For Valuev never even managed to legitimately ‘win’ the WBA title. He lost his first fight with John Ruiz so clearly the crowd hurled jeers and boos at the ring during the new champion’s celebrations. It seems being well promoted and a potential moneymaker because of your appearance sometimes means more than actually ‘winning’ a title fight.

Valuev defended his title against the mediocre Monte Barrett, Jameel Mcline and Owen Beck (the last of which being one of his best stoppage wins) the big man from Russia was forced to meet his mandatory opponent Ruslan Chagaev. While the boxing world held their breaths as the bell went for the 12th we awaited the decision. Valuev had been coming agonizingly close to toppling Marciano’s unbeaten streak and the insult of having such a caliber of fighter do so was painful to swallow. Fortunately Valuev lost fairly and squarely, impressing me greatly with his humility in the bout’s aftermath. Valuev’s being outworked, outfought and out boxed by such a naturally smaller man, one who was last seen failing to land a punch against the impervious Wladimir Klitschko might serve as a crucial indicator of just how far ahead of the division the brothers are.

Valuev came back to the title by beating the unknown Frenchman Jean Francois Bergeron over 12 and easily outworking the completely shot Sergey Lyakhovich to win on points. He then faced John Ruiz for the second time in another tedious sleep inducing affair and was awarded yet another controversial decision. The crowd met the decision with boos and jeers just as they had the first fight but Valuev walked away with the vacant world title.

If things could not get any worse Valuev was to follow his controversial win over Ruiz with an embarrassing and even more controversial defence against Evander Holyfield. Watching a befuddled giant, hopelessly following an almost geriatric legend Holyfield around the ring for 12 rounds was ugly. Valuev threw nothing more sinister than the type of jab a wild bear might deliver. Holyfield even in his seriously deteriorated state and advanced age managed to outwork Nikolai for 12. He looked every inch the athlete Valuev is not, moving and potshoting enough in this author’s view to win a justified decision. Yet it would not be a Valuev bout without the customary controversial decision and series of boos in disgust from the crowd. One cringes at the sight, knowing just how a prime Holyfield would have wiped the floor with this current ‘champion’.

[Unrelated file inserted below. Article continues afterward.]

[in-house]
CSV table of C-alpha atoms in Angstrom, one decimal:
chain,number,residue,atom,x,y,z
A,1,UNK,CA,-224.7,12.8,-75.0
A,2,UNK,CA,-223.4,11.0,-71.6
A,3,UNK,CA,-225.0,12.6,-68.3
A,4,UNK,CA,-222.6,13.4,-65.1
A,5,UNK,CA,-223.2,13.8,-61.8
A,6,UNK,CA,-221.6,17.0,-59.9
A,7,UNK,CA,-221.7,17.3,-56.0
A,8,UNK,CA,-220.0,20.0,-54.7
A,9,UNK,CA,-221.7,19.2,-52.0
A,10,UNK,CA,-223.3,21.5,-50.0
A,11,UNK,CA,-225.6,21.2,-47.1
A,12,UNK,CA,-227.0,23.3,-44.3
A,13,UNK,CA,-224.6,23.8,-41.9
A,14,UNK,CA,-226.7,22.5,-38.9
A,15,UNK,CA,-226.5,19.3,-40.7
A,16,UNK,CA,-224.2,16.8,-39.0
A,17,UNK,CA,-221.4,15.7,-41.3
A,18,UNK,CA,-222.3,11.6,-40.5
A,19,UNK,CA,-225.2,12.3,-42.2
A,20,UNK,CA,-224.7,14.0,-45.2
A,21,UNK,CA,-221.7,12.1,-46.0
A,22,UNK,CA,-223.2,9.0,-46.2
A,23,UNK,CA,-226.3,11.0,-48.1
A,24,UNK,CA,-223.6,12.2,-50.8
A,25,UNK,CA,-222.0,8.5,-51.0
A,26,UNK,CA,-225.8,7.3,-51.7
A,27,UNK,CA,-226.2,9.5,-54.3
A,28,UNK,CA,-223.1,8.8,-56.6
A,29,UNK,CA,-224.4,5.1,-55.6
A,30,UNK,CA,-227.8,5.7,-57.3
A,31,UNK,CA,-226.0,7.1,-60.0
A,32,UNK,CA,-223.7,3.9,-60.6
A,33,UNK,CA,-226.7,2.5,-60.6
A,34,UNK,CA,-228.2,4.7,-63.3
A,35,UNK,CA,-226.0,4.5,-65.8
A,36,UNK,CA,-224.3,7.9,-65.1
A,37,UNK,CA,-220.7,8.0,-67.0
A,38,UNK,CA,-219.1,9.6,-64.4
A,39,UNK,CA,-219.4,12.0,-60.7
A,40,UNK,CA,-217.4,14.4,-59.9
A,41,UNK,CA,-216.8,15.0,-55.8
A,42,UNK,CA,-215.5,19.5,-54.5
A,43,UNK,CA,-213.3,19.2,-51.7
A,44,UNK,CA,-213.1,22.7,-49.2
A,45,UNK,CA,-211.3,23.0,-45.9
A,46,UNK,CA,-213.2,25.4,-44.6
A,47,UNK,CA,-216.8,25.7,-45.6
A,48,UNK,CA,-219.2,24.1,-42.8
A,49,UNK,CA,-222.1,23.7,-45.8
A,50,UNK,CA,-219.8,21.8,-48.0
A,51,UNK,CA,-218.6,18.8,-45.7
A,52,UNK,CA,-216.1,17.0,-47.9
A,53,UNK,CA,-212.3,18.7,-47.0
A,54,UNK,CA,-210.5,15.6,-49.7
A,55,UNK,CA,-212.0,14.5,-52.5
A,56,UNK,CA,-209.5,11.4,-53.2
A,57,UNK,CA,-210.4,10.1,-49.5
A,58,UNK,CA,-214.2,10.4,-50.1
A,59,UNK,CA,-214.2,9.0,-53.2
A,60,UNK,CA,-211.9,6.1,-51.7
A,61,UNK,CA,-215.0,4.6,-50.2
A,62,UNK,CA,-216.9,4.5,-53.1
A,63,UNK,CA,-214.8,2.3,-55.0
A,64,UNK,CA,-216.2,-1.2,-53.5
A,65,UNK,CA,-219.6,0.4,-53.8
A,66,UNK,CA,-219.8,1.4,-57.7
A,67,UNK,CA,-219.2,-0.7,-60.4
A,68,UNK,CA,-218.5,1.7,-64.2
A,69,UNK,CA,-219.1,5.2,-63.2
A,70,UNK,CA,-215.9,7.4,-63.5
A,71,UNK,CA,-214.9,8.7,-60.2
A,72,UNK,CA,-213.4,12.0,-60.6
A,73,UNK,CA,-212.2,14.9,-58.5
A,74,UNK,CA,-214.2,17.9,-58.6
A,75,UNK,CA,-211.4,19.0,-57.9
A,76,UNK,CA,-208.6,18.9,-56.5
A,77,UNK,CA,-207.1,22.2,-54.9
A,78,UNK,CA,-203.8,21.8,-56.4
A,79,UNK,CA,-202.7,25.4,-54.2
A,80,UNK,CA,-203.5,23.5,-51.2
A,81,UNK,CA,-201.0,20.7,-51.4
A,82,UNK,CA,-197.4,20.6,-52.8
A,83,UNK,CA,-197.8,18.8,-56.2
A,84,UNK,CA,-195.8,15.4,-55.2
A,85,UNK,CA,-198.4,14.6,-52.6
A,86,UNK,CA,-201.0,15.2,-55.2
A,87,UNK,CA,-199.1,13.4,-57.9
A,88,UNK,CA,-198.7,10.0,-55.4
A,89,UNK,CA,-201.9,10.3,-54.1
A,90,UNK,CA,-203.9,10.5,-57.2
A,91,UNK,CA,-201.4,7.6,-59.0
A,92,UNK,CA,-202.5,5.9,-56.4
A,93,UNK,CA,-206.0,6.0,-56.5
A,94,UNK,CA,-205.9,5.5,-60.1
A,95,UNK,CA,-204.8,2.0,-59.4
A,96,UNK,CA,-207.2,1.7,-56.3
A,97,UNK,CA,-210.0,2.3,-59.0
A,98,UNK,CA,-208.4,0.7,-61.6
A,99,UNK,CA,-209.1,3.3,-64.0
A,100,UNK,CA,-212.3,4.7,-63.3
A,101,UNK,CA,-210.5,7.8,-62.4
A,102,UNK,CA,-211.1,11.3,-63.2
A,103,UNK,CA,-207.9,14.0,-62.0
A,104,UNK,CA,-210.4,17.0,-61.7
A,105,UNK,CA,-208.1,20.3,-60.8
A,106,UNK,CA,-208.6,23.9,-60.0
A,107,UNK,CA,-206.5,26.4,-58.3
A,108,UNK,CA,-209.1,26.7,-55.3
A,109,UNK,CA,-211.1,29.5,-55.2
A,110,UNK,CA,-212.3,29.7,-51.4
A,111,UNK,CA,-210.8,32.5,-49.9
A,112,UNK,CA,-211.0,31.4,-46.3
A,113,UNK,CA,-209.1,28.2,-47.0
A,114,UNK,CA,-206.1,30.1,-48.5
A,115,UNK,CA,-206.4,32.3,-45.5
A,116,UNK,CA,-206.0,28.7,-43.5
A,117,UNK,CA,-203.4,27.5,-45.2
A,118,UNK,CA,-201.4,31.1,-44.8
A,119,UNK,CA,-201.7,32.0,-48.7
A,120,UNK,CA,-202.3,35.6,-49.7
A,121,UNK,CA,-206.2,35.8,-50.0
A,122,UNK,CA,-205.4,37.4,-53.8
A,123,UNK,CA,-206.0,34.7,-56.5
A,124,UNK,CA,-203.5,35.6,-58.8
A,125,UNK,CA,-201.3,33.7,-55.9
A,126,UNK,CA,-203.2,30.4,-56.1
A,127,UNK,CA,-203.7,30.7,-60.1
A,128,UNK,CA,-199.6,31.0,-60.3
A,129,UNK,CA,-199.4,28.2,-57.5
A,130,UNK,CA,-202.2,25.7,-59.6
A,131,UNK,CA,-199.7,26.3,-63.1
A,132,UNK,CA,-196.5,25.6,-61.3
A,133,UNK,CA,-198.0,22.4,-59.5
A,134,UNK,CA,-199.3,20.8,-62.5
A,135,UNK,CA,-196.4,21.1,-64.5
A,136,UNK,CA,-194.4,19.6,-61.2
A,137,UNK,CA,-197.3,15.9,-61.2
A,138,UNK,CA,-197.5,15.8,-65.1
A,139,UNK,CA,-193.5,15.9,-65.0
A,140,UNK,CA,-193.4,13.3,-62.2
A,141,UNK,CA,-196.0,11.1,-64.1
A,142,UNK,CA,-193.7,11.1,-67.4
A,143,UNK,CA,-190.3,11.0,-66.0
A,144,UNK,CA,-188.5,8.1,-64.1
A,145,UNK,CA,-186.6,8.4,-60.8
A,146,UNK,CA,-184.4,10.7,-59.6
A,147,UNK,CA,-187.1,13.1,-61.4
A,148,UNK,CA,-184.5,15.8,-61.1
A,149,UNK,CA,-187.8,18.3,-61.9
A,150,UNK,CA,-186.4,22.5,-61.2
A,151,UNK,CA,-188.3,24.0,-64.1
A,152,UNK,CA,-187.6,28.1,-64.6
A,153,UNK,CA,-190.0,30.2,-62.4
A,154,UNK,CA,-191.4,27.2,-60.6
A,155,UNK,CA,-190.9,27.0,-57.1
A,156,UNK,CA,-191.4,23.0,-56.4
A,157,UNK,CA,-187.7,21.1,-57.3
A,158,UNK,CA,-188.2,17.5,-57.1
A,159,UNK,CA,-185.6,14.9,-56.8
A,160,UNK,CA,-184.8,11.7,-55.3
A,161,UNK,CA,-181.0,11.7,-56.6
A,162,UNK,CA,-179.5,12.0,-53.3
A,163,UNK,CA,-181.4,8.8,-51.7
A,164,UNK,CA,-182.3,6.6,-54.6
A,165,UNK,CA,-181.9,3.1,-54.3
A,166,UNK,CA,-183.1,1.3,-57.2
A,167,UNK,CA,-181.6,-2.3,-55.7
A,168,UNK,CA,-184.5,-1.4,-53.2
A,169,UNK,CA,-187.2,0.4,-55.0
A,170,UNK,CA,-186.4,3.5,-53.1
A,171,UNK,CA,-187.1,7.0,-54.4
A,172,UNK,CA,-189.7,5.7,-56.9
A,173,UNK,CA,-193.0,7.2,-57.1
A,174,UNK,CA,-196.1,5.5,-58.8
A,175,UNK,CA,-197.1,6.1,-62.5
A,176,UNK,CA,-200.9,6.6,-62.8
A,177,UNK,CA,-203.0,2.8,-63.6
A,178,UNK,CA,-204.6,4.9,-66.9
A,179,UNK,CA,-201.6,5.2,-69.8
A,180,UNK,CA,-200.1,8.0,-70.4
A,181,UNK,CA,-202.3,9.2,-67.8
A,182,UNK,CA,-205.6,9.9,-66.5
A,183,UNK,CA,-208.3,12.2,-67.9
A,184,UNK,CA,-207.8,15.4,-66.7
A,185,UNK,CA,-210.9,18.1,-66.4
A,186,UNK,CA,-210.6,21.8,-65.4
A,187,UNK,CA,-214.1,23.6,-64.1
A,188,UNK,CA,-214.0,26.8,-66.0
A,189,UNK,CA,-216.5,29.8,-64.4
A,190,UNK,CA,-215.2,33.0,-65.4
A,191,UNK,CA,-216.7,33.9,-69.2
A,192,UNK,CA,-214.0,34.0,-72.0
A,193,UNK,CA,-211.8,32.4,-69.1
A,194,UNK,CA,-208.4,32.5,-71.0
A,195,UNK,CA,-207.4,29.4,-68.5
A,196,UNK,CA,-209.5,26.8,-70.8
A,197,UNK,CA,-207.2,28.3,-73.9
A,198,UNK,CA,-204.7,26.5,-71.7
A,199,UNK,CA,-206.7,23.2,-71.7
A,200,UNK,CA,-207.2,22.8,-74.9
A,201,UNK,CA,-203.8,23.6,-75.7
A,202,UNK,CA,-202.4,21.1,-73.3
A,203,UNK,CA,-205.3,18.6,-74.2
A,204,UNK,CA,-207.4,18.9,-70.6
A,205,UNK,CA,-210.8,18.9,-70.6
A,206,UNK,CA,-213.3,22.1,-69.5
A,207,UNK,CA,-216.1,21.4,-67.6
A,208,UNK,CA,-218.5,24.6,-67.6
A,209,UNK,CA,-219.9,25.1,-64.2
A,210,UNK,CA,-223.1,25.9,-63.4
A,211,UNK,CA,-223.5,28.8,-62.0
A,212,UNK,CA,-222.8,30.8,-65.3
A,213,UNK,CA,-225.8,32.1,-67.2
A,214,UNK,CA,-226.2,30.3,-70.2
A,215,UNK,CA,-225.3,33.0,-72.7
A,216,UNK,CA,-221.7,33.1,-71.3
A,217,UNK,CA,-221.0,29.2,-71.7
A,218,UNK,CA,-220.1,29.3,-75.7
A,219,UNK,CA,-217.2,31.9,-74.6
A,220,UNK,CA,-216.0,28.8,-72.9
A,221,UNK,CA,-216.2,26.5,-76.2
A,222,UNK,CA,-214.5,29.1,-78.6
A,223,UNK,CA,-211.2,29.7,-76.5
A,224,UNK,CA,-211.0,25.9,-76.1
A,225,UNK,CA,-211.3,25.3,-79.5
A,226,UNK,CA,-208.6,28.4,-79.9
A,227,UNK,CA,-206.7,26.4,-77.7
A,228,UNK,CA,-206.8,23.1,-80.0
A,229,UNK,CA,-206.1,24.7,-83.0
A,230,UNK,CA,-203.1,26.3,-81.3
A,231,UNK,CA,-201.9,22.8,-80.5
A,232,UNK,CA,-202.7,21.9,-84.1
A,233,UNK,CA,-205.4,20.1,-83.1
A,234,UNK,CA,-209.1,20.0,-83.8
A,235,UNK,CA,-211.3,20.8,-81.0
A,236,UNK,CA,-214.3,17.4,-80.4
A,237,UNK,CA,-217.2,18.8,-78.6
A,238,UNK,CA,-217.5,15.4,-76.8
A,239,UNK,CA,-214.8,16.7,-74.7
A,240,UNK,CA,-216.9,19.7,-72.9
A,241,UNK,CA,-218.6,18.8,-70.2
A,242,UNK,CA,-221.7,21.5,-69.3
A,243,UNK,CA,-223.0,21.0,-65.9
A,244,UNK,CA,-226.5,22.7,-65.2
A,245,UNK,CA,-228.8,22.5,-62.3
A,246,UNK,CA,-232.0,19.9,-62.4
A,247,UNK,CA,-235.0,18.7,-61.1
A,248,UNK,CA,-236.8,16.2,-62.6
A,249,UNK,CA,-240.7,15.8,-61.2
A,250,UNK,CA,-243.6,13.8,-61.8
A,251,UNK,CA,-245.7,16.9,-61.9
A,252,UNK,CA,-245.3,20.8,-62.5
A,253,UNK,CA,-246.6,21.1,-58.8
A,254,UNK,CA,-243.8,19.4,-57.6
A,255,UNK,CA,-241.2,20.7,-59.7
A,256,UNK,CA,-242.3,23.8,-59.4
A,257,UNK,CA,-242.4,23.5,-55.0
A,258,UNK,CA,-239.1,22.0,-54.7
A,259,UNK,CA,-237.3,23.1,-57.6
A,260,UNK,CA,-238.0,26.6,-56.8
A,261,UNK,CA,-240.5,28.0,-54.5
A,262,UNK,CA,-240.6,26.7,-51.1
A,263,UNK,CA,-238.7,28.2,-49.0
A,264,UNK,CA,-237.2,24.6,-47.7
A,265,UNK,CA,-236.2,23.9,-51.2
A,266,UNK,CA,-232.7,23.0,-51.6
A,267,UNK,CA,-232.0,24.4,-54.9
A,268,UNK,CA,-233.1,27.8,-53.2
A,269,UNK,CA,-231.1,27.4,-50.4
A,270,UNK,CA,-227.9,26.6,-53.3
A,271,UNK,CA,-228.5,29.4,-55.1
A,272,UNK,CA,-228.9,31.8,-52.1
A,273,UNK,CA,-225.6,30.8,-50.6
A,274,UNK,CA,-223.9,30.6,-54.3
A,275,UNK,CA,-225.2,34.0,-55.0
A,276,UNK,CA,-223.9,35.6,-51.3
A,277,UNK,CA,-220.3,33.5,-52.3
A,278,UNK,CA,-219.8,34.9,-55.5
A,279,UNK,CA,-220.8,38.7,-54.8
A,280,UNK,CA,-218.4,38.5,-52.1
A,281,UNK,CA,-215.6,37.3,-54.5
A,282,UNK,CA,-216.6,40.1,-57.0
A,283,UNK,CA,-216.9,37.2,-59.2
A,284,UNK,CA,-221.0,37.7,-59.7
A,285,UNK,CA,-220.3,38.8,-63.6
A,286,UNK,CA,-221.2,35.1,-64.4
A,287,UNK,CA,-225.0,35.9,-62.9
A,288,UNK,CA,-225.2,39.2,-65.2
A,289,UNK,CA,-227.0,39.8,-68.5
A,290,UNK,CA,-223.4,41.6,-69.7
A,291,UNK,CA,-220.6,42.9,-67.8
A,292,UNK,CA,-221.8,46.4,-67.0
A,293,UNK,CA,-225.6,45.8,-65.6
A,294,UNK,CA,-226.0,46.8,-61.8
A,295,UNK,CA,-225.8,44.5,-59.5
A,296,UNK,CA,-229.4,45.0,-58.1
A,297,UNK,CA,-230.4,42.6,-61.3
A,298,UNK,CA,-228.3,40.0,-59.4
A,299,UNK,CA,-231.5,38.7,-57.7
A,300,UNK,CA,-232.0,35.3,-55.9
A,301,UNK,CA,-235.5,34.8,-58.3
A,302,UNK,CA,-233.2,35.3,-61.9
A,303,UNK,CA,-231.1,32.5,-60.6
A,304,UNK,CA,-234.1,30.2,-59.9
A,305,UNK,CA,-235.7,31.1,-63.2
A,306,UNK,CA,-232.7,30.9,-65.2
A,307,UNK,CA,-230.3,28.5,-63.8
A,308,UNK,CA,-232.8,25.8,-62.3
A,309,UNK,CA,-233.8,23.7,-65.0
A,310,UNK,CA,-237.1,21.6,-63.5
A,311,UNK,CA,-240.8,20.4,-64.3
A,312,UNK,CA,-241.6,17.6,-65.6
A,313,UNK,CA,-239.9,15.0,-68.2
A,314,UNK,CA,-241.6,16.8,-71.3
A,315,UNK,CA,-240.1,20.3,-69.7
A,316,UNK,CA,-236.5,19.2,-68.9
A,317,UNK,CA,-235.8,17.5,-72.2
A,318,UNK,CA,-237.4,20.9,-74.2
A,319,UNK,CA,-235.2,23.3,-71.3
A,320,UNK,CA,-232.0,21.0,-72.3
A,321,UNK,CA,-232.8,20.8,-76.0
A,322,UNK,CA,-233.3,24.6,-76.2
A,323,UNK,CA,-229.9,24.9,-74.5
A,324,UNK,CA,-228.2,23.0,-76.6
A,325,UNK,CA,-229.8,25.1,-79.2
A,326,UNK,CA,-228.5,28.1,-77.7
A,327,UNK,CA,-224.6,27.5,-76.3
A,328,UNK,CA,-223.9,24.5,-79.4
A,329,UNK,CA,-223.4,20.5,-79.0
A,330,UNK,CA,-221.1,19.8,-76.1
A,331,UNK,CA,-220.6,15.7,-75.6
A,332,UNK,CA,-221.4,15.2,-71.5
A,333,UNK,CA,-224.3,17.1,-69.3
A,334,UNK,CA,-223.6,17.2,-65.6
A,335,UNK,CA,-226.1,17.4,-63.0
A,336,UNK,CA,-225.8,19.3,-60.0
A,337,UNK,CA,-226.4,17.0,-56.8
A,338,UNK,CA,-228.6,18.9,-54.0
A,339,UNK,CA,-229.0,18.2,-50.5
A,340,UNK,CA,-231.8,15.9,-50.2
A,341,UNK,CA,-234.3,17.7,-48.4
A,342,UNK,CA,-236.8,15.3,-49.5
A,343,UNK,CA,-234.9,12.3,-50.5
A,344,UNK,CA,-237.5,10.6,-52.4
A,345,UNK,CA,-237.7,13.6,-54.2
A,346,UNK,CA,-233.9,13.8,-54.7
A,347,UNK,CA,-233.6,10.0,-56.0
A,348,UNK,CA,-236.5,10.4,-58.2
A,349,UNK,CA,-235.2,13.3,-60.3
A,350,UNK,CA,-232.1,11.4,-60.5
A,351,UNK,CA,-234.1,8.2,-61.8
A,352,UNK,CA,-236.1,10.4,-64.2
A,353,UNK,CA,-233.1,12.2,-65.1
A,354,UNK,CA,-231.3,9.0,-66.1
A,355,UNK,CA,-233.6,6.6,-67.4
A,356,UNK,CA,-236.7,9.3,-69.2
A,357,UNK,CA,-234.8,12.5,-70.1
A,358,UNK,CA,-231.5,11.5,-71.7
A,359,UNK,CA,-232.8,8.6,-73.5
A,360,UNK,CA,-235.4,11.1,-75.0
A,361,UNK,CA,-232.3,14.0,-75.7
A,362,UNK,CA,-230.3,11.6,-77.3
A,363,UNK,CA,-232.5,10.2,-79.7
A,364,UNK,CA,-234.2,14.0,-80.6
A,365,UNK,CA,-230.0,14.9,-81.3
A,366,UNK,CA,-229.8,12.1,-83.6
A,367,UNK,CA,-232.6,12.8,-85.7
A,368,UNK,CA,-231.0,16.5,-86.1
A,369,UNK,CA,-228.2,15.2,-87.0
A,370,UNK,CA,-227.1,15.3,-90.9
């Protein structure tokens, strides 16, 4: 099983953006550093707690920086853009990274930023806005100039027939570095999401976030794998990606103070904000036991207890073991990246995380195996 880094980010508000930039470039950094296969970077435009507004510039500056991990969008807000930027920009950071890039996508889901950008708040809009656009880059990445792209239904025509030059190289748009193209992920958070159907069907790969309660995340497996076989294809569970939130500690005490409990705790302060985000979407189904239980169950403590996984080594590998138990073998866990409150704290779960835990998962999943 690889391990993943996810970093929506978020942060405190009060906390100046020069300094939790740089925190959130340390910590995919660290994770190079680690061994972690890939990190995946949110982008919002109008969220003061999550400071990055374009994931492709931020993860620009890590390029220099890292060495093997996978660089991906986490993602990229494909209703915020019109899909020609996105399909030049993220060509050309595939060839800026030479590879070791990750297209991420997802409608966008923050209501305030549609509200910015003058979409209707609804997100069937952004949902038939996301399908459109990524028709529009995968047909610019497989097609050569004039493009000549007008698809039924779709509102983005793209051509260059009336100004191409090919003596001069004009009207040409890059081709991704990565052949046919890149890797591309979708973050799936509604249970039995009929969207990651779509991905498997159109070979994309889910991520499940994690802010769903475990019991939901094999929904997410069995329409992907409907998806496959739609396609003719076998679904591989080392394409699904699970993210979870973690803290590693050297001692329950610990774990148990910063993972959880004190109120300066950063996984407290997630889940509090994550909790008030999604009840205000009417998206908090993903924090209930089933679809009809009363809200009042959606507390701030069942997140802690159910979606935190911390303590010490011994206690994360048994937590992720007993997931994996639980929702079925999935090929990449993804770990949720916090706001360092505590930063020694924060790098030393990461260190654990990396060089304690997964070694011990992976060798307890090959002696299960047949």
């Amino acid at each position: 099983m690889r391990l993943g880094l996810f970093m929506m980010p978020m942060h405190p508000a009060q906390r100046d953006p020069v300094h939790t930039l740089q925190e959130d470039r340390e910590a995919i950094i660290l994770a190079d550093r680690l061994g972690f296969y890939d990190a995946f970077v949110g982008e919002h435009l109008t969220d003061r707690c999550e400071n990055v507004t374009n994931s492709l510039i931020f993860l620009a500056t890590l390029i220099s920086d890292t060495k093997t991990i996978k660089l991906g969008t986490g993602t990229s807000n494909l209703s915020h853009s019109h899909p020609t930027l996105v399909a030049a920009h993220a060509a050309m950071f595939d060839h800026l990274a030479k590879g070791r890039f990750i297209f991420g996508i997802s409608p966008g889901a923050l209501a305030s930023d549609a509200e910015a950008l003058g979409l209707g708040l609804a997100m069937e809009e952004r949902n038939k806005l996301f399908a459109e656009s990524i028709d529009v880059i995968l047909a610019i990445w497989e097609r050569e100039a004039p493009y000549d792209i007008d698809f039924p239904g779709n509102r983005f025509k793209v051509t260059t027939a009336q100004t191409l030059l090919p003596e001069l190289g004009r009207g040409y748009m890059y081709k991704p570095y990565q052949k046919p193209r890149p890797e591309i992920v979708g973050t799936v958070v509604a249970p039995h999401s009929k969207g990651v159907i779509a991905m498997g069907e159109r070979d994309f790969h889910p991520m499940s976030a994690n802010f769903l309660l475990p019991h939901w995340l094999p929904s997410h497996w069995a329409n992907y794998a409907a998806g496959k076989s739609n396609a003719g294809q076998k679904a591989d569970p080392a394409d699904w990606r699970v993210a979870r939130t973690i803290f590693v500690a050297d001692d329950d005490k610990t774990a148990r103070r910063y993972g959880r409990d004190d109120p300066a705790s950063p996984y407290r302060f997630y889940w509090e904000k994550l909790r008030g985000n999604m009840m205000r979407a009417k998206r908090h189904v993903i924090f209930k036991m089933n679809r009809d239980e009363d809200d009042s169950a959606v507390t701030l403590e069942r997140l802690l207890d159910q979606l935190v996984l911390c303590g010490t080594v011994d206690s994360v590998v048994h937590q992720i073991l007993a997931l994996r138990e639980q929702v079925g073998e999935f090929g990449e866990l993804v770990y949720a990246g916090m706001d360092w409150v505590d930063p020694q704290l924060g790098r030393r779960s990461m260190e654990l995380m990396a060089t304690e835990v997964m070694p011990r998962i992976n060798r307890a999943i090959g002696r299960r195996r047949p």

Nikolai Valuev now faces David Haye for his world title. I as a boxing fan am angry at Haye for talking big about the Klitschko brothers for almost a year and failing to make a bout materialize. I am also disappointed as a boxing fan to not have a Haye Klitschko match up to look forward to. This is not the Haye fight I wanted but I am happy for one thing. I believe David Haye will finally bring about the end to the horrible reign of Nikolai Valuev in devastating fashion. I predict a lopsided affair over 12 or even more shockingly a technical knockout of the overwhelmed giant. It might not tell us much about whether Haye could beat either Klitschko but it would remove Valuev once and for all.

Article posted on 03.08.2009